Raton Formation

From Wikipedia, the free encyclopedia
Jump to: navigation, search

The Raton Formation is a geological formation of Upper Cretaceous and Paleocene age which outcrops in the Raton Basin of northeast New Mexico and southeast Colorado.

The Raton Formation was originally named "Raton Hills Group" by Hayden in 1869 for coal beds in the Raton Hills in Colfax County, New Mexico. In 1913, Lee changed the name to Raton Formation. Lee described the formation [1] as a coal with carbonaceous shale with brown to buff sandstone and conglomerate (usually at the base). The Raton Formation is about 1140 feet thick at the type locality. The formation unconformably overlies the Vermejo Formation, and unconformably (?) underlies the Poison Canyon Formation.

In 1954, Brown [2] determined that the Raton Formation was of Late Cretaceous and Paleocene age.

Pillmore[3] measured the formation thickness as 2000 feet, and divided the Raton Formation into three divisions. The lowest division is a basal sandstone and conglomerate of quartzite, chert and gneiss pebbles and cobbles in a coarse-grained quartzose to arkosi sandstone matrix. The middle division is fine to coarse grained sandstone, with some siltstone, mudstone, and coal. The upper division is coal-bearing and contains sandstone, siltstone, mudstone, shale, and mineable coal.[4]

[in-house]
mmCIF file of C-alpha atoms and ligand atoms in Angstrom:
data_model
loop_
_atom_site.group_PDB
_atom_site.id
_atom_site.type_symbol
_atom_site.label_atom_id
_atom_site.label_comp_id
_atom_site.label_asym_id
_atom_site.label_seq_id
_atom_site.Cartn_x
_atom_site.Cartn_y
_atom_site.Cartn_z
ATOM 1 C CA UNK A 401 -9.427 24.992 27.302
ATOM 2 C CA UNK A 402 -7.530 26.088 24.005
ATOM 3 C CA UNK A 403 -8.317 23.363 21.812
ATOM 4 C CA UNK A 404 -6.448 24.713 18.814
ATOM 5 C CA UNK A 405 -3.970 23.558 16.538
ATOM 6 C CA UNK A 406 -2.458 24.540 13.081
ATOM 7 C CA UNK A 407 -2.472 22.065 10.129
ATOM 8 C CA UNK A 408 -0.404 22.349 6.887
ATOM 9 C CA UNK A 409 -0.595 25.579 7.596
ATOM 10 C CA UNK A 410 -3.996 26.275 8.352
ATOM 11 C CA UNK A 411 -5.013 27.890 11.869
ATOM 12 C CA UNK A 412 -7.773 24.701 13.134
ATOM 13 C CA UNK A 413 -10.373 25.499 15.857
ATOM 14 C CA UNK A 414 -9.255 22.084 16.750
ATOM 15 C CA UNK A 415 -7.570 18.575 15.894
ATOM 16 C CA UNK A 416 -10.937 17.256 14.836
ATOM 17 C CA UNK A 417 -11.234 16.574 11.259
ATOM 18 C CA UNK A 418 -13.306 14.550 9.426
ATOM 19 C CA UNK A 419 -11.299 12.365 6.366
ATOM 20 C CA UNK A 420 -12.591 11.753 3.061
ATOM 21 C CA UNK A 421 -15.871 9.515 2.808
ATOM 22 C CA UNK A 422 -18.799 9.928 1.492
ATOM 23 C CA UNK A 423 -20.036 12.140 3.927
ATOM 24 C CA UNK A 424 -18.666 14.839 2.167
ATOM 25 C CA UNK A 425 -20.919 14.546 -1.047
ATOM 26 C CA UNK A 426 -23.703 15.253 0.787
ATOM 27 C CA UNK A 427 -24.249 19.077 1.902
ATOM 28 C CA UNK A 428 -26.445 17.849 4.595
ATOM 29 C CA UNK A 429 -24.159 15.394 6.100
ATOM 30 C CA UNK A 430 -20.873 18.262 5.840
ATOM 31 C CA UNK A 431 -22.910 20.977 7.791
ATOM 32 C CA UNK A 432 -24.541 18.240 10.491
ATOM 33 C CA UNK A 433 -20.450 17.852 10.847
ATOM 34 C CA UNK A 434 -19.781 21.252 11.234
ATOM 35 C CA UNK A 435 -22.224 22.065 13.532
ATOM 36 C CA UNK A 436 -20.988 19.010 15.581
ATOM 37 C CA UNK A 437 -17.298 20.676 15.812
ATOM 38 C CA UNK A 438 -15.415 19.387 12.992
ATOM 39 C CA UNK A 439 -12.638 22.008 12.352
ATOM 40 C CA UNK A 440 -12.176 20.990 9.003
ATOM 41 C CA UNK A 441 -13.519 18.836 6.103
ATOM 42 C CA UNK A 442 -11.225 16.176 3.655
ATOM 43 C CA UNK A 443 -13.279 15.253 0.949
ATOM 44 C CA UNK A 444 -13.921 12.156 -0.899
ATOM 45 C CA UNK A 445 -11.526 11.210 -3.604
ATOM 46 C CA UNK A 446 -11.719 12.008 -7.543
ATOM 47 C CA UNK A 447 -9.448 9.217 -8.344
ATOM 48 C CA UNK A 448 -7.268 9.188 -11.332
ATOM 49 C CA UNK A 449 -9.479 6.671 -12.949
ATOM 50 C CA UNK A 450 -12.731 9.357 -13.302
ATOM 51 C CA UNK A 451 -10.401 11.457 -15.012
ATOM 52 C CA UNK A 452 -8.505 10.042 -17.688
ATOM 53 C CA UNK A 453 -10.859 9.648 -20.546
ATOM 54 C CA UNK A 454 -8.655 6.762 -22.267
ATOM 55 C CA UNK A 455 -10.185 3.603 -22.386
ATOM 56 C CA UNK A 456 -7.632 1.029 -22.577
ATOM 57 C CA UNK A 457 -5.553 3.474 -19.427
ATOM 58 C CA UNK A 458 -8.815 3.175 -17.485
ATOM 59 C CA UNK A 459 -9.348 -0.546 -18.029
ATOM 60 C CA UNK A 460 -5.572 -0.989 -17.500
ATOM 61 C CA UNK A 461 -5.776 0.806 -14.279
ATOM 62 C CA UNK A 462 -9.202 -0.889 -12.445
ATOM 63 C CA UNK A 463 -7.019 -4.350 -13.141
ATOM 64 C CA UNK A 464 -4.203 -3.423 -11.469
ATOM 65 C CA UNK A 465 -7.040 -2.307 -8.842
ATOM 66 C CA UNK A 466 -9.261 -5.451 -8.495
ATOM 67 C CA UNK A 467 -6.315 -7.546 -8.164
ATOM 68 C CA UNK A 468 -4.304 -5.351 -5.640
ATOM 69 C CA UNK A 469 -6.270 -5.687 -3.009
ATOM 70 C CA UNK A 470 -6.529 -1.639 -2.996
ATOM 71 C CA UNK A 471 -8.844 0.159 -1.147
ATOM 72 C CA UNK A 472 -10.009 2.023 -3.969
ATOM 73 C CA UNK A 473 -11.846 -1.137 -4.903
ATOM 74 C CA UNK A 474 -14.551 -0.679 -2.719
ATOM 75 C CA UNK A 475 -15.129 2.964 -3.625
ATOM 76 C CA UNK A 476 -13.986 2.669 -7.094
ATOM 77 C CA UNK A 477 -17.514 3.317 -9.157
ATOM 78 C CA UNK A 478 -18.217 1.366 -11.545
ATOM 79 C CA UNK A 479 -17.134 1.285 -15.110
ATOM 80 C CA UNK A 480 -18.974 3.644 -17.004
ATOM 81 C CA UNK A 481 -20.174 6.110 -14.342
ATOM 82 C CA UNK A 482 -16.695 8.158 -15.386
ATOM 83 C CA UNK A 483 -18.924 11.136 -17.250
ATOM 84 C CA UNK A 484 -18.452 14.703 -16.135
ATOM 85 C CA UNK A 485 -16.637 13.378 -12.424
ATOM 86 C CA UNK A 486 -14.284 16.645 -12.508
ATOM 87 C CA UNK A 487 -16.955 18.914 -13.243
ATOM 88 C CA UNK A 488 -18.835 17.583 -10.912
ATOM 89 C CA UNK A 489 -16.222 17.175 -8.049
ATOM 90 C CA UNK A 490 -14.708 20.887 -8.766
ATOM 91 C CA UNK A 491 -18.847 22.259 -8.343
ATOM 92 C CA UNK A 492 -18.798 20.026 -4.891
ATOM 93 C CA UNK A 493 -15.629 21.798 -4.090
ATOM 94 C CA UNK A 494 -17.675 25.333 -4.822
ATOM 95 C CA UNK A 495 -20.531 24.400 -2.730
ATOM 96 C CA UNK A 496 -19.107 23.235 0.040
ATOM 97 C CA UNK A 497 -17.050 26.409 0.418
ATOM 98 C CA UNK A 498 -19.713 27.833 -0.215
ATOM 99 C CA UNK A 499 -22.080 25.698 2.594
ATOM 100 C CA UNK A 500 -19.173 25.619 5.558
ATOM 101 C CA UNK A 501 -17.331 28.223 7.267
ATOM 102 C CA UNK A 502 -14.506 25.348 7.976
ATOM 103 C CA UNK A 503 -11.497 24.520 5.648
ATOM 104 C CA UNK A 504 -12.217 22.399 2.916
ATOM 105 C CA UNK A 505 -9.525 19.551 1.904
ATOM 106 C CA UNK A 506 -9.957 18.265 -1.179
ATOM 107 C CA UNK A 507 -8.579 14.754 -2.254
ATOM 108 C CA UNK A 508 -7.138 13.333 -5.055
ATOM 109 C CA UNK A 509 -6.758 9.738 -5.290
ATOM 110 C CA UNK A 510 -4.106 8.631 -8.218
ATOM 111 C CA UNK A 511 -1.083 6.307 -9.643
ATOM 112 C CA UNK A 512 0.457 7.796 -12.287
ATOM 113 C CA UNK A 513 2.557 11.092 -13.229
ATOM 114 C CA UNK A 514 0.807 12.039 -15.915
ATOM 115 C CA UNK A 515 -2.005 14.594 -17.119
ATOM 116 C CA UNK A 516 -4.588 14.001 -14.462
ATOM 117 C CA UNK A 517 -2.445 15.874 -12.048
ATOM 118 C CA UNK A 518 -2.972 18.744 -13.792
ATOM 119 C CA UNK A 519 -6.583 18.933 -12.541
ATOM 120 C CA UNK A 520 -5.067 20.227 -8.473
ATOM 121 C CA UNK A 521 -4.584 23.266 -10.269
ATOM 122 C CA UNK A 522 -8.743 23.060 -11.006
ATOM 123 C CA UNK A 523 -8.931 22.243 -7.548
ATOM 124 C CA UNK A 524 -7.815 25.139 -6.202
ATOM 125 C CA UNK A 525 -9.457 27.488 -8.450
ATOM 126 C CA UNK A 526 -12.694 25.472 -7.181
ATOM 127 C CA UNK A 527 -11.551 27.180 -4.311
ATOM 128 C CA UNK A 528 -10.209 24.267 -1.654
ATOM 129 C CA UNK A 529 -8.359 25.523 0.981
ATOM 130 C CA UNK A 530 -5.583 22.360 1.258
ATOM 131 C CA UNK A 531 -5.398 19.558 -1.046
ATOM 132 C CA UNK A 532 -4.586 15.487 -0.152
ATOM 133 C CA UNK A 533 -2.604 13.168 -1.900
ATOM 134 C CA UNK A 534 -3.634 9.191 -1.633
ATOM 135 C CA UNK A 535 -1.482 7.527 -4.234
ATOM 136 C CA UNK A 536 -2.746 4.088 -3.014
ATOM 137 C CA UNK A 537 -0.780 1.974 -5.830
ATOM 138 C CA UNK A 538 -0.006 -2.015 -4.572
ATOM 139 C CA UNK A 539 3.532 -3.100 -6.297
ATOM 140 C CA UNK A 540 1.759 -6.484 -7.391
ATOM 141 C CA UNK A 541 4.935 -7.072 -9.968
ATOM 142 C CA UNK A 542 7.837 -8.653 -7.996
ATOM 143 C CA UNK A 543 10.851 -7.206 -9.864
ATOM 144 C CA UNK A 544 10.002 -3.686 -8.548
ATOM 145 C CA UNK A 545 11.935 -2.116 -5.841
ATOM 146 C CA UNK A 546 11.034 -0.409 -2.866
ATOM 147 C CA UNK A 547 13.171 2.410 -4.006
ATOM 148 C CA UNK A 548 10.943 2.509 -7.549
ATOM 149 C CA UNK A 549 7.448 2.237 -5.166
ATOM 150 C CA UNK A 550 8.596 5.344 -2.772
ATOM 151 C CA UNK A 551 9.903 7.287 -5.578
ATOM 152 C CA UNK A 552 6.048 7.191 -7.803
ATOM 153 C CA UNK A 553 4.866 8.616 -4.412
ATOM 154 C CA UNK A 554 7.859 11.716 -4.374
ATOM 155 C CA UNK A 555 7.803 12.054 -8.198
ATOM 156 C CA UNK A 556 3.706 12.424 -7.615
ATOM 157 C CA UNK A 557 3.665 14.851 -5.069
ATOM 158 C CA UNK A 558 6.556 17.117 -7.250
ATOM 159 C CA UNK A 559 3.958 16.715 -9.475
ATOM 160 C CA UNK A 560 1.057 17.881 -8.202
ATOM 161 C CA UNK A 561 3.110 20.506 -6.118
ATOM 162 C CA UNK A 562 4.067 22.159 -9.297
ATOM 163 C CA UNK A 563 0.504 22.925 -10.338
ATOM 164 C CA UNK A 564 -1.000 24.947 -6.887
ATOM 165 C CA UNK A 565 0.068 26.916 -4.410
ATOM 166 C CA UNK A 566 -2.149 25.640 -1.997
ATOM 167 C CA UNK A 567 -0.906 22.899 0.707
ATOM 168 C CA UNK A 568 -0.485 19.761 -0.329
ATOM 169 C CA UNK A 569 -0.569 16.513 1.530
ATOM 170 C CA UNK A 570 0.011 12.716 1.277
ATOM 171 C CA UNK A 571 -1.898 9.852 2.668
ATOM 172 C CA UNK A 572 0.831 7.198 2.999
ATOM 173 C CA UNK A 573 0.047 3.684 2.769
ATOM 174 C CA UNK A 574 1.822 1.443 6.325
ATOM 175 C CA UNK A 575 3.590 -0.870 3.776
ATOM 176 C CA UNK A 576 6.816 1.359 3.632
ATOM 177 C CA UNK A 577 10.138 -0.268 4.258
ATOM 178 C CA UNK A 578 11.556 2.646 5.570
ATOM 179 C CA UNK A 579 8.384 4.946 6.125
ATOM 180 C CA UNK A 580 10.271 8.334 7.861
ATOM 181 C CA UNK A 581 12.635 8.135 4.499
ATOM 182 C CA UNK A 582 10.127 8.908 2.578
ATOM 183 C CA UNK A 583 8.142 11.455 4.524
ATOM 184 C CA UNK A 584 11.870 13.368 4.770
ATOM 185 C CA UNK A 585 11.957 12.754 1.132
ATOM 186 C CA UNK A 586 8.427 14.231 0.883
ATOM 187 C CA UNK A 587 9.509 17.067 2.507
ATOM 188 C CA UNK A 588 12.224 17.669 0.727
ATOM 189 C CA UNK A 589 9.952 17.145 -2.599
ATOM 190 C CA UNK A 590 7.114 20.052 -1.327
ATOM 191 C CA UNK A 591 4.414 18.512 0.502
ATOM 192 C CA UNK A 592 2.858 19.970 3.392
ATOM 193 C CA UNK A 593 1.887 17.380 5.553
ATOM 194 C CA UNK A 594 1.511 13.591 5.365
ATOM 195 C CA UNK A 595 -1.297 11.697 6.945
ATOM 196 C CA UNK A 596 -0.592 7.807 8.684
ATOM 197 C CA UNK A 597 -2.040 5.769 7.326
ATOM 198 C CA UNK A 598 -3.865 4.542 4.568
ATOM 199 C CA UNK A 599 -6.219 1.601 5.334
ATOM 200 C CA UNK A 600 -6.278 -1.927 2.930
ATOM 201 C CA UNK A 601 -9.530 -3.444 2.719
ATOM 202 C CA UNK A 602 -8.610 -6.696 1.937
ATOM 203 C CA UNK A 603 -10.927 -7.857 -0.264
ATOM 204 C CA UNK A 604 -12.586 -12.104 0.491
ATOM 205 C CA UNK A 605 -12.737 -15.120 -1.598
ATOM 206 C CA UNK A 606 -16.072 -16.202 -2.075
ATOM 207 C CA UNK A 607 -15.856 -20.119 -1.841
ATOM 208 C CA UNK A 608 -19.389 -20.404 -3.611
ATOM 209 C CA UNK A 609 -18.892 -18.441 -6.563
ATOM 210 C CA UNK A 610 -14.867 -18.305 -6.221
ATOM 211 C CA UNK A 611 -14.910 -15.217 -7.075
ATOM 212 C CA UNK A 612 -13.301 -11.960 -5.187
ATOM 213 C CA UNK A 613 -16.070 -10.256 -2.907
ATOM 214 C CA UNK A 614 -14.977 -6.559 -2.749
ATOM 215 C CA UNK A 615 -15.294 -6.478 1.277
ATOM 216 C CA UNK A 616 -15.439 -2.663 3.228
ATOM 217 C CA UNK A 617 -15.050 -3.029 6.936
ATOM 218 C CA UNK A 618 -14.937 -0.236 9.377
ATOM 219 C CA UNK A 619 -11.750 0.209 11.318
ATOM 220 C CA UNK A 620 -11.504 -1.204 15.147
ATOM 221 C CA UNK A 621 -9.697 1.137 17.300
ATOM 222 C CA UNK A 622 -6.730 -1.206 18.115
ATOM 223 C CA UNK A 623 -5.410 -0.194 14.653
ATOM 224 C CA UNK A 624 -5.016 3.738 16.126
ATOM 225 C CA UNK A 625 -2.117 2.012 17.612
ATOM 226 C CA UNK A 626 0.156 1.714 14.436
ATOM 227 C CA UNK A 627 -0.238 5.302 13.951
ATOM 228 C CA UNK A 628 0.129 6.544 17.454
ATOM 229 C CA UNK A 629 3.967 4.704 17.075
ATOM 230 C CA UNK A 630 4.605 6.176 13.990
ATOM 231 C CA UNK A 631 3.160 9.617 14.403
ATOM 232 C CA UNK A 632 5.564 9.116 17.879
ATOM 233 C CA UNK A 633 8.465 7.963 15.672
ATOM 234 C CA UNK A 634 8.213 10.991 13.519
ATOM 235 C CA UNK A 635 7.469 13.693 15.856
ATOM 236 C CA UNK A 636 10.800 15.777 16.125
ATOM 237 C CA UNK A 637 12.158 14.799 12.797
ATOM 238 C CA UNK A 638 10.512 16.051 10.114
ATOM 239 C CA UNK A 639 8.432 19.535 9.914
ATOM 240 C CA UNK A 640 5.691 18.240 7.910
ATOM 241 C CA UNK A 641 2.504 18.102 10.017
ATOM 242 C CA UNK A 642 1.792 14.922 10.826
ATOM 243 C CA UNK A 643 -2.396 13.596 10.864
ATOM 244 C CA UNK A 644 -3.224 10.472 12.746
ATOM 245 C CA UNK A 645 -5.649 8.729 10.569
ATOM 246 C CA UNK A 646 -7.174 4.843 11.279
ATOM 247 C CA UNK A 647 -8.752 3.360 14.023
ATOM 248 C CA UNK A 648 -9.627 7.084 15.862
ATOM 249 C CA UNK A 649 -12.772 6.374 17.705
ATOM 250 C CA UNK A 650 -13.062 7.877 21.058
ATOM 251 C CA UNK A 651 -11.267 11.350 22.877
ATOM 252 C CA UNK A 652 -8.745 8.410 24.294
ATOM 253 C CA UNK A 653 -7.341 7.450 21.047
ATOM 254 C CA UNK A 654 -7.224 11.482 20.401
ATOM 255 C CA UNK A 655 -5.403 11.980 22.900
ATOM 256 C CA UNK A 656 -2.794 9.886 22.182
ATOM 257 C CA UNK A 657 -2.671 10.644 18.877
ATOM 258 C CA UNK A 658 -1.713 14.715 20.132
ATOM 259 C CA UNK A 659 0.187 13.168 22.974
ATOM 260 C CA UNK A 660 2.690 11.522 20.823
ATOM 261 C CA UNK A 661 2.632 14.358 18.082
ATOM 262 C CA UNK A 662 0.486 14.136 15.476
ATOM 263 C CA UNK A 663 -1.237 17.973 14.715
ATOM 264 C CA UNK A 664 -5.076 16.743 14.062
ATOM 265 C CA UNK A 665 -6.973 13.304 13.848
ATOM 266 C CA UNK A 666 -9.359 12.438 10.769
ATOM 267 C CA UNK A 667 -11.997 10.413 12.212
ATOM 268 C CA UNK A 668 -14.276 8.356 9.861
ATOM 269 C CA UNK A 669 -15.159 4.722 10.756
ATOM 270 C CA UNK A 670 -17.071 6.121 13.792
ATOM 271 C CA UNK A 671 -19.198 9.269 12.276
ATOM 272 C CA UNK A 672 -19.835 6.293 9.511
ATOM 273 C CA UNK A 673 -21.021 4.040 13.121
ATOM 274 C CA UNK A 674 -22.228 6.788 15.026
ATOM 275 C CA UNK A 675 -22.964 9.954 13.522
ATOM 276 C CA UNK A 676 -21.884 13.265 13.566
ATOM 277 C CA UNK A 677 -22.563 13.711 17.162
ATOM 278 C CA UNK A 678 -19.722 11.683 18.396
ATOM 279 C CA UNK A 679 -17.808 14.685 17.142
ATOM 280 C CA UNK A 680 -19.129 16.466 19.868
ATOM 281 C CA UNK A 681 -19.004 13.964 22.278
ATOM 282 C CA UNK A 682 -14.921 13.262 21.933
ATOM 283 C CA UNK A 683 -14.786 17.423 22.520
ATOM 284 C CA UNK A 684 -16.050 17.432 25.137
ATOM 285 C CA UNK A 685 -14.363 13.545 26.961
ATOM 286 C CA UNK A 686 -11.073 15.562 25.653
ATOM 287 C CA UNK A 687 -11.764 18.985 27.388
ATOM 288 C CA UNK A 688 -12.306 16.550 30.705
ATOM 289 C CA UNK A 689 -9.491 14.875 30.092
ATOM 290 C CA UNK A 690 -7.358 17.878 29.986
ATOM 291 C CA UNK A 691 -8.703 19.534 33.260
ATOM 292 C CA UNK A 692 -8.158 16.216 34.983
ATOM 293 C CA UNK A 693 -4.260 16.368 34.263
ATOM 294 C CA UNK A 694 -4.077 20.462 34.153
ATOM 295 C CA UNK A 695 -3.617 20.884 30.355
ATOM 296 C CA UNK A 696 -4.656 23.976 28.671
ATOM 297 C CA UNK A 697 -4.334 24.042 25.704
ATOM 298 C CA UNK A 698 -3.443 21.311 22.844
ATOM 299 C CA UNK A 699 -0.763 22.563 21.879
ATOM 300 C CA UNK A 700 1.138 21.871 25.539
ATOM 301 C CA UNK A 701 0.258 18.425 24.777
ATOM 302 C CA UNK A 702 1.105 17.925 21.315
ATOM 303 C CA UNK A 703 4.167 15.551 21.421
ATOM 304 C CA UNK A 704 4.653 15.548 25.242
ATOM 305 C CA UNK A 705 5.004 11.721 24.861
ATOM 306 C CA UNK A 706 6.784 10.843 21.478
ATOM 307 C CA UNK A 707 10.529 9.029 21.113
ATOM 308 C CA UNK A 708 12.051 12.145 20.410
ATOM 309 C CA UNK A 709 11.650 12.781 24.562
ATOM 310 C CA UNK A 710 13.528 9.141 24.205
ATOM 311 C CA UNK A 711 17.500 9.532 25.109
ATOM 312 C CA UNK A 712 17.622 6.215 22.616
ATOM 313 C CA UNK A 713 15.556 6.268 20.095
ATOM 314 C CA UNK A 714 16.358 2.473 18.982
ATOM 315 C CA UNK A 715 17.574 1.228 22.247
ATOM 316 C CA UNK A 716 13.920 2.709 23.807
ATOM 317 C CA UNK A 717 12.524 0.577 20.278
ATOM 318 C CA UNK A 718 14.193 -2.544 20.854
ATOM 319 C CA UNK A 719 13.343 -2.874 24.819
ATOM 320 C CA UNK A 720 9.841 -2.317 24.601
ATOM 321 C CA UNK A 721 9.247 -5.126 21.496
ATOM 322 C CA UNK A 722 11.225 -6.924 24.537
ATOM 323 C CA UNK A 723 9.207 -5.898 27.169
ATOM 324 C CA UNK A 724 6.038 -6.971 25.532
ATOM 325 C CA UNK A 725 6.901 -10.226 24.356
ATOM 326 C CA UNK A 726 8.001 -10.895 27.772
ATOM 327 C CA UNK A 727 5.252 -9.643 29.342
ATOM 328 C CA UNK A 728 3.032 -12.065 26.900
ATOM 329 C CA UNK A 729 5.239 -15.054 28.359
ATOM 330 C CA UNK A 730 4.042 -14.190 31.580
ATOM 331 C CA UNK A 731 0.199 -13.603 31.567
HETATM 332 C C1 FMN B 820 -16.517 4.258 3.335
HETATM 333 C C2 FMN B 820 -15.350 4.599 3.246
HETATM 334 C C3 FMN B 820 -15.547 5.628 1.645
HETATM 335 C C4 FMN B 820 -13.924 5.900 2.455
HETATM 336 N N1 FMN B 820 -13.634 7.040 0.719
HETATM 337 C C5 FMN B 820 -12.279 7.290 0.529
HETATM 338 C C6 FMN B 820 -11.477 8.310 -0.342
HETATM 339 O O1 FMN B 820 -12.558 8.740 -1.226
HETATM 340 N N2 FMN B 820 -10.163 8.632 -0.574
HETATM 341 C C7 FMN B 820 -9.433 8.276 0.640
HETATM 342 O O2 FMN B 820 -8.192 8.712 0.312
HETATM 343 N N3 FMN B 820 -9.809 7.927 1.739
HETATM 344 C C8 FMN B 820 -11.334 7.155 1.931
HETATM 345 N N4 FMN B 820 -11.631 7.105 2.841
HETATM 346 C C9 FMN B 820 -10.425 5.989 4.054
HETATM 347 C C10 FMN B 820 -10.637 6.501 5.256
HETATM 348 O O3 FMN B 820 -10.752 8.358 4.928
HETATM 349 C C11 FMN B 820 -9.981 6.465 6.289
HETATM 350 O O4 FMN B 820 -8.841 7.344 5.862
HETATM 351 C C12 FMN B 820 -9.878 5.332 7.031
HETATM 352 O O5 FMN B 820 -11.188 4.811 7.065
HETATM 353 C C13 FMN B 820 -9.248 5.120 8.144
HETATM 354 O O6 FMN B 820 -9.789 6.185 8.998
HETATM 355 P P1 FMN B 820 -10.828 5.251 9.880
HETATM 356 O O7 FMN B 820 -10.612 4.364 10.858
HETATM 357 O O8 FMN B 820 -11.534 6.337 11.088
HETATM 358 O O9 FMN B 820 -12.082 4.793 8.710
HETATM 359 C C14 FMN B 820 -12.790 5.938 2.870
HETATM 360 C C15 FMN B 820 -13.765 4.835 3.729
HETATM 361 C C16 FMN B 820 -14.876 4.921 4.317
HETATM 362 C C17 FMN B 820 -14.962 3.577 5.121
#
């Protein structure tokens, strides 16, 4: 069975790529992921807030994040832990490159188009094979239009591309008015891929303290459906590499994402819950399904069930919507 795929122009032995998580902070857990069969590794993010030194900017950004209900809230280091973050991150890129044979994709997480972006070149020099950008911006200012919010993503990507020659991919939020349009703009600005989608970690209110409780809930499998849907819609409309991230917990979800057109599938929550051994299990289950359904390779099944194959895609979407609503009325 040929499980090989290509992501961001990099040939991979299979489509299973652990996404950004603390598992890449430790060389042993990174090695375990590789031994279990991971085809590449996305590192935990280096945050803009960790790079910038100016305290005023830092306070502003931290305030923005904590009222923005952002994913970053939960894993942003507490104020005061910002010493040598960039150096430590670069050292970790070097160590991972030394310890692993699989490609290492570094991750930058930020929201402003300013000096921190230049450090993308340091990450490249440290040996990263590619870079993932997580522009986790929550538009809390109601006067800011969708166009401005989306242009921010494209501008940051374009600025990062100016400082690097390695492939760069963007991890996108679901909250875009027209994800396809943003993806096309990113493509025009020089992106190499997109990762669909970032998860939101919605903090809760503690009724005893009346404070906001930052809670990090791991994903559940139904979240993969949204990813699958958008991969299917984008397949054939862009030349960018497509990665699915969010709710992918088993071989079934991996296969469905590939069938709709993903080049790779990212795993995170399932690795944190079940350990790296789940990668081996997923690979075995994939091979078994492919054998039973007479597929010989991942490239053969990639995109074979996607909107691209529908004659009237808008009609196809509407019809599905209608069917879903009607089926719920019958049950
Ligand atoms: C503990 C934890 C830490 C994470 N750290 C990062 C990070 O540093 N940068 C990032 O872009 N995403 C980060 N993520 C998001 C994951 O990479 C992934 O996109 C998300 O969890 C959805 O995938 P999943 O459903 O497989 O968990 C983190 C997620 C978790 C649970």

Because the Raton Formation is a well-preserved sequence of rocks spanning the Cretaceous-Paleogene boundary, it has been studied for evidence of a large meteor impact at the end of the Cretaceous that is thought to have caused the Cretaceous–Paleogene extinction event. The boundary is represented by a 1-cm thick tonstein clay layer which has been found to contain anomalously high concentrations of iridium. The boundary clay layer is accessible to the public at Trinidad Lake State Park, among other places in the Raton Basin.


  1. ^ Lee, 1913, US Geological Survey Professional Paper 101, p. 55-61.
  2. ^ Brown, 1954, Geological Society of America Bulletin, v. 54, p. 65-86.
  3. ^ Pillmore, 1969, Mountain Geologist, v. 6, p. 129.
  4. ^ M.E. Maclachlan, New Mexico Geological Society Guidebook, 27th Field Conference, Vermejo Park, 1976